Analys av rattfylleriolyckor: var och när sker olyckorna?

Susanne Gustafsson

Minor roads shouldn’t be left unattended by the police when surveying drink-driving and extensive surveillance is needed during nighttime. These are the main conclusions of a VTI study concerning where and when alcohol-related traffic accidents occur.

The results of the study show that the proportion of alcohol-related fatal accidents of all accidents is about the same on urban and rural roads. Moreover, the proportion of alcohol related accidents is larger on ordinary roads, i.e. two-lane single carriageway with no central reservation, than on other road types on rural state roads.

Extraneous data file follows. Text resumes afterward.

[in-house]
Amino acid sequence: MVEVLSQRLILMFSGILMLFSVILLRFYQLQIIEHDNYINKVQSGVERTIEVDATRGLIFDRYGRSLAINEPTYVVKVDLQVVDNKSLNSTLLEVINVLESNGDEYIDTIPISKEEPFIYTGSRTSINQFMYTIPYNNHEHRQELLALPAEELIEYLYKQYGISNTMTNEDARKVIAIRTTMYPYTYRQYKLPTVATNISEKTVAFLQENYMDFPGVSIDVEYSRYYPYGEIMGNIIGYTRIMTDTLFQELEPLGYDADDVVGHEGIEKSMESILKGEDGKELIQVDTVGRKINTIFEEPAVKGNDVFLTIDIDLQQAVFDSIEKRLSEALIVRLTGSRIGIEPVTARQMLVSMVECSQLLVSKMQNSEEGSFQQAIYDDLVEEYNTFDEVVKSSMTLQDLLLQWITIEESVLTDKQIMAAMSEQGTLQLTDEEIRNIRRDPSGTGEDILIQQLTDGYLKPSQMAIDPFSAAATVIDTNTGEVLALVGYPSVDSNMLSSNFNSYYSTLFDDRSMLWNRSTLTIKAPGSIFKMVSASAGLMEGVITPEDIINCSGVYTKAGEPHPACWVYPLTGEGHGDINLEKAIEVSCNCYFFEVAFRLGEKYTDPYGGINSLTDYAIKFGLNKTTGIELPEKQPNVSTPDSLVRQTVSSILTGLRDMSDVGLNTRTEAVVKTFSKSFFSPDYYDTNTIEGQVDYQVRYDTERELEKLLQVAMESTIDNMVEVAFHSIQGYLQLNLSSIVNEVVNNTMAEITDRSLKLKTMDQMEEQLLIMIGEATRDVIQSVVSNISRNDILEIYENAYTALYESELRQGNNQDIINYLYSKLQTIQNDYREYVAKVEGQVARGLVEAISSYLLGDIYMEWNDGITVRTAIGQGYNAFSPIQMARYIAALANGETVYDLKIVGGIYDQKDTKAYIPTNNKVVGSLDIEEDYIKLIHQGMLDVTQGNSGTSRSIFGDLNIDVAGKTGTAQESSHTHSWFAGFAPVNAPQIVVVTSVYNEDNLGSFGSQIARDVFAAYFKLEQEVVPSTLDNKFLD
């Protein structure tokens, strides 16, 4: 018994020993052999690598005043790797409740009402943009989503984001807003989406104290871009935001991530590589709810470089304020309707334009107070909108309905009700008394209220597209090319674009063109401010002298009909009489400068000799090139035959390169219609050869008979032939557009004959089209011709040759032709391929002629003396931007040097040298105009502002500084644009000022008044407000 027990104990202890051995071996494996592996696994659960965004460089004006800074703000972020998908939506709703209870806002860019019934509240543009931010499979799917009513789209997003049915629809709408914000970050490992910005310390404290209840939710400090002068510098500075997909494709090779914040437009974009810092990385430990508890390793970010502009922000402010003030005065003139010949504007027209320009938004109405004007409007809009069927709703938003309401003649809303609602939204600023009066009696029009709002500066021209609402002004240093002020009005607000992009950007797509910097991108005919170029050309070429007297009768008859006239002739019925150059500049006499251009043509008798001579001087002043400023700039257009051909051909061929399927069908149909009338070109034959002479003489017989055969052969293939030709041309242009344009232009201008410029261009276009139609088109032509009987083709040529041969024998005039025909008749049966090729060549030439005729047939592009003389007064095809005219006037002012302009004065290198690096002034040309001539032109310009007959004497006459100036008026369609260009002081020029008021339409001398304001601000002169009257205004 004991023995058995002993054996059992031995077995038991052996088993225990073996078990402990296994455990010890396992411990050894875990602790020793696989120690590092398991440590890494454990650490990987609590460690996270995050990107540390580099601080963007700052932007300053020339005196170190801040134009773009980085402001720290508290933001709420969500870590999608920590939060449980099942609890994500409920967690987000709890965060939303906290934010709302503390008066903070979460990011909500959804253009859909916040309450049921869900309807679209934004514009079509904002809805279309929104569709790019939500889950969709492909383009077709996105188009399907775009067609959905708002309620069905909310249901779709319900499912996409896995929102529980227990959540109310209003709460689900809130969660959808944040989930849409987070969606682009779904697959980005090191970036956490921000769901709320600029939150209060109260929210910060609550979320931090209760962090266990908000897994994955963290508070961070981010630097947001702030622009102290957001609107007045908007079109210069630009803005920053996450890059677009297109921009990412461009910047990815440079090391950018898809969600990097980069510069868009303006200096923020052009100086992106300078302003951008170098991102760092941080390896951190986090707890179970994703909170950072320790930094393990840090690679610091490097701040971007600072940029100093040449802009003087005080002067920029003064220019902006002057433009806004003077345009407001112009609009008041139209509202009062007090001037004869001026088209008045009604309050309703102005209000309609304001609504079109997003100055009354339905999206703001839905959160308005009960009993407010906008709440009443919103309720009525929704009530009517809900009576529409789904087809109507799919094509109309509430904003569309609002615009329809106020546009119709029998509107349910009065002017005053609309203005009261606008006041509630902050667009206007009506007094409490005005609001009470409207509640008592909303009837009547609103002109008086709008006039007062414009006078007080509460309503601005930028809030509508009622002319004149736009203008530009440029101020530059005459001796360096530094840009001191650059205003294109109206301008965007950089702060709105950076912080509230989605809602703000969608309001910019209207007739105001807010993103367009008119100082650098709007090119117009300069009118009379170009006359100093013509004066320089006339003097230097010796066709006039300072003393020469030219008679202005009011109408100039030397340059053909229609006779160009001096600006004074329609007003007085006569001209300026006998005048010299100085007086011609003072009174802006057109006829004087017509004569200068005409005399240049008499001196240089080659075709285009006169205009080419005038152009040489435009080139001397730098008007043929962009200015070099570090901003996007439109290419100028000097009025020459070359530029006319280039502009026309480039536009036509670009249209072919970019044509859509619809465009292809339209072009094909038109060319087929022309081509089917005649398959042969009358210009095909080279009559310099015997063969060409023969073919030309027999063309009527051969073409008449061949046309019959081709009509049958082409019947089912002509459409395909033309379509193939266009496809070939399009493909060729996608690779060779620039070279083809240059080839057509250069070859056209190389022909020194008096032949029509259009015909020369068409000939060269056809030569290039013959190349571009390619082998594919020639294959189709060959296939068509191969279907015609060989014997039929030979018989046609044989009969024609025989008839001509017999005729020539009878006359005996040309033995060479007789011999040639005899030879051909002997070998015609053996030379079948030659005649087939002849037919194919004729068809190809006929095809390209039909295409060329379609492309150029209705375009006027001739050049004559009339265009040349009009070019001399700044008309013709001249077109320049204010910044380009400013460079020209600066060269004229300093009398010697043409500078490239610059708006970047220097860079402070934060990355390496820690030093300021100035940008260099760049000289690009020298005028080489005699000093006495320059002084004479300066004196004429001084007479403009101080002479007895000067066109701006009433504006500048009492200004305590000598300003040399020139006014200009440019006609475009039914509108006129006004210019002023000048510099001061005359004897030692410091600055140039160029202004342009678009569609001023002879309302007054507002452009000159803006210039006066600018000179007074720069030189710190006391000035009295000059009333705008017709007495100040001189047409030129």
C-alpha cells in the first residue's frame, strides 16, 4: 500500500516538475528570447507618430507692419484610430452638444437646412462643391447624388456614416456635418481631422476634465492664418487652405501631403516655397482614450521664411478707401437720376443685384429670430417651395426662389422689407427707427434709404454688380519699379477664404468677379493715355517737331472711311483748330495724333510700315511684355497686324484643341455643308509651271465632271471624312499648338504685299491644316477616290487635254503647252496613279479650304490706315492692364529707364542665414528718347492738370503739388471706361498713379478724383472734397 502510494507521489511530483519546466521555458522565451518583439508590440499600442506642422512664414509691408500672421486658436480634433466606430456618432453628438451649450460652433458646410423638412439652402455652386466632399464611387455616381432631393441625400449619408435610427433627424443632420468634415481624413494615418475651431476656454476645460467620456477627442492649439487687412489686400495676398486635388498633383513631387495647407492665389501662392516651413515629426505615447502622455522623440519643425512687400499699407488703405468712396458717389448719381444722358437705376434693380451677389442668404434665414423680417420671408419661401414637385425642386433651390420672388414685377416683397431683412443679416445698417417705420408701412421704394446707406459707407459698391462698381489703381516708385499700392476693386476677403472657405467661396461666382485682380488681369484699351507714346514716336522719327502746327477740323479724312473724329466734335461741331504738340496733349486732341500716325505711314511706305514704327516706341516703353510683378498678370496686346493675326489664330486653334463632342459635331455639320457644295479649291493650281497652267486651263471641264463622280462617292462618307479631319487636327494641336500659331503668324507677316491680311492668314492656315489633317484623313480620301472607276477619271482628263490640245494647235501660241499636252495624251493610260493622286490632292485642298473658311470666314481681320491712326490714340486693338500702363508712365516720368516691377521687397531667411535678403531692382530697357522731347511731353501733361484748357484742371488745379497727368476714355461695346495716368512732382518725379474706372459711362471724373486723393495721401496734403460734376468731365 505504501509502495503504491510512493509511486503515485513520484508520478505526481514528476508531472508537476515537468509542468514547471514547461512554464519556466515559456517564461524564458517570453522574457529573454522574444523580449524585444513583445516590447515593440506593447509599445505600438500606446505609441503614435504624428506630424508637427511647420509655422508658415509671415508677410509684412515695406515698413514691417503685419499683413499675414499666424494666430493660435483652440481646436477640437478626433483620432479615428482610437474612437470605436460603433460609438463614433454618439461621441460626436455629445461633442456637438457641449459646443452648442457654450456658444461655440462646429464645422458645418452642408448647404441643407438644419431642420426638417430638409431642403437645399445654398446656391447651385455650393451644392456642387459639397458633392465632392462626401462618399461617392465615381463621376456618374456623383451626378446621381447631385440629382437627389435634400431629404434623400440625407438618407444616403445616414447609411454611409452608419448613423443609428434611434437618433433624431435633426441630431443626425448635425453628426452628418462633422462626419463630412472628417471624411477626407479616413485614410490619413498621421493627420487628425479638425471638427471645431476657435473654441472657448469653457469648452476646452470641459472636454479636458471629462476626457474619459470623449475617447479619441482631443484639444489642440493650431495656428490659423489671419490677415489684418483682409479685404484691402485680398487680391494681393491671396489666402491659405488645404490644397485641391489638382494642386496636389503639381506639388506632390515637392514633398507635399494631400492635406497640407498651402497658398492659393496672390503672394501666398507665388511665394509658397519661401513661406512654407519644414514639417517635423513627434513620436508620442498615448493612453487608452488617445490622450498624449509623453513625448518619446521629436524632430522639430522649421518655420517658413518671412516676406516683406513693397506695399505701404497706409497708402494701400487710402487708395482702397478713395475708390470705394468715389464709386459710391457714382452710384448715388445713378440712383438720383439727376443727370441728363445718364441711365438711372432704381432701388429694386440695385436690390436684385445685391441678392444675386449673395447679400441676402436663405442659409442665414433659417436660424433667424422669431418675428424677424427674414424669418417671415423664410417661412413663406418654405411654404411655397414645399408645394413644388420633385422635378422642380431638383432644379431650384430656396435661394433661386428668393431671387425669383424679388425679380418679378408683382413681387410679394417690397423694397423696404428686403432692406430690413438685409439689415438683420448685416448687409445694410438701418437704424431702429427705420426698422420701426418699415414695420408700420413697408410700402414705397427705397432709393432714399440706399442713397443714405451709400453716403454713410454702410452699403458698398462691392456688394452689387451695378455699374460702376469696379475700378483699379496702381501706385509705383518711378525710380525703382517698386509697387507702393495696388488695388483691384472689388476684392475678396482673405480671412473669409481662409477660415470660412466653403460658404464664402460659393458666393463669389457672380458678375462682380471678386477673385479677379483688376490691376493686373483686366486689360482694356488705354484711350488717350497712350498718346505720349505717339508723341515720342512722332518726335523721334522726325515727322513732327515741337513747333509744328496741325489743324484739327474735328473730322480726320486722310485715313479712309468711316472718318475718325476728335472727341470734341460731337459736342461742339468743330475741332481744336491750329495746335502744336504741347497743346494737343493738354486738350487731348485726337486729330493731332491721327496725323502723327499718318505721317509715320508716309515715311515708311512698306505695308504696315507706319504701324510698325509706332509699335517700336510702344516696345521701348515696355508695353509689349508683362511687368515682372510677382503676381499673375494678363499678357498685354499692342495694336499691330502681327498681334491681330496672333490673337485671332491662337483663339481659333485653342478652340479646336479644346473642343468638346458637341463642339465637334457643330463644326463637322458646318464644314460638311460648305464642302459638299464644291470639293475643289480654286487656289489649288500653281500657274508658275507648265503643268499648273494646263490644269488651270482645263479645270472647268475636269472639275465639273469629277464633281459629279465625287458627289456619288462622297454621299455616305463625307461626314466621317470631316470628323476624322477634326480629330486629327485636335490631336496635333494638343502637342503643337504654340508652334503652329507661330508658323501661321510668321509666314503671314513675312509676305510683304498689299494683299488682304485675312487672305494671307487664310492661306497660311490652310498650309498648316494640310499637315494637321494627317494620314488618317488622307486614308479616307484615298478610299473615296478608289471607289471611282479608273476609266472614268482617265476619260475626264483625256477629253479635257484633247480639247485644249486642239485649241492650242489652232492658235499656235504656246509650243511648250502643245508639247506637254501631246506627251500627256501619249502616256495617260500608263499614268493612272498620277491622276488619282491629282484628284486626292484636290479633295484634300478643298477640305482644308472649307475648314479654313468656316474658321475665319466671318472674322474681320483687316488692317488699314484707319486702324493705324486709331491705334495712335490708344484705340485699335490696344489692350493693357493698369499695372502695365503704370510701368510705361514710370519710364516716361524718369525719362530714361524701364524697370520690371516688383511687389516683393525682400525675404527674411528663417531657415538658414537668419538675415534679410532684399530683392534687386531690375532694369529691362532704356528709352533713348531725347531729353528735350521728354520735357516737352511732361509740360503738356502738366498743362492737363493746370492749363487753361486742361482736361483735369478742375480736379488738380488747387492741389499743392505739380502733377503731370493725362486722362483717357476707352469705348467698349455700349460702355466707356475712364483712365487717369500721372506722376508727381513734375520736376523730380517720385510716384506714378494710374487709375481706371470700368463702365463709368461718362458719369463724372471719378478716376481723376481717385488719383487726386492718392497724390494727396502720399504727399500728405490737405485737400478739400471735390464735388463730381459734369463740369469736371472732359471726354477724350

Within the ordinary roads, alcohol-related accidents are more common on roads with speed limit 60-–70 km/h than on roads with speed limit 80-100 km/h and more common on second-class and third-class county roads than on other road categories. A similar pattern is seen in the results for severe accidents, but the differences with respect to speed classes and road categories are not as pronounced as for fatal accidents.

The results also show that 52 per cent of the alcohol related fatal accidents occur between 10 pm and 7 am and that the accident risk is considerably higher during the night than during the day. Drivers under the age of 25 are found in 53 per cent of all alcohol related fatal accidents during the night but only in 14 per cent during the morning and 10 per cent during the afternoon.



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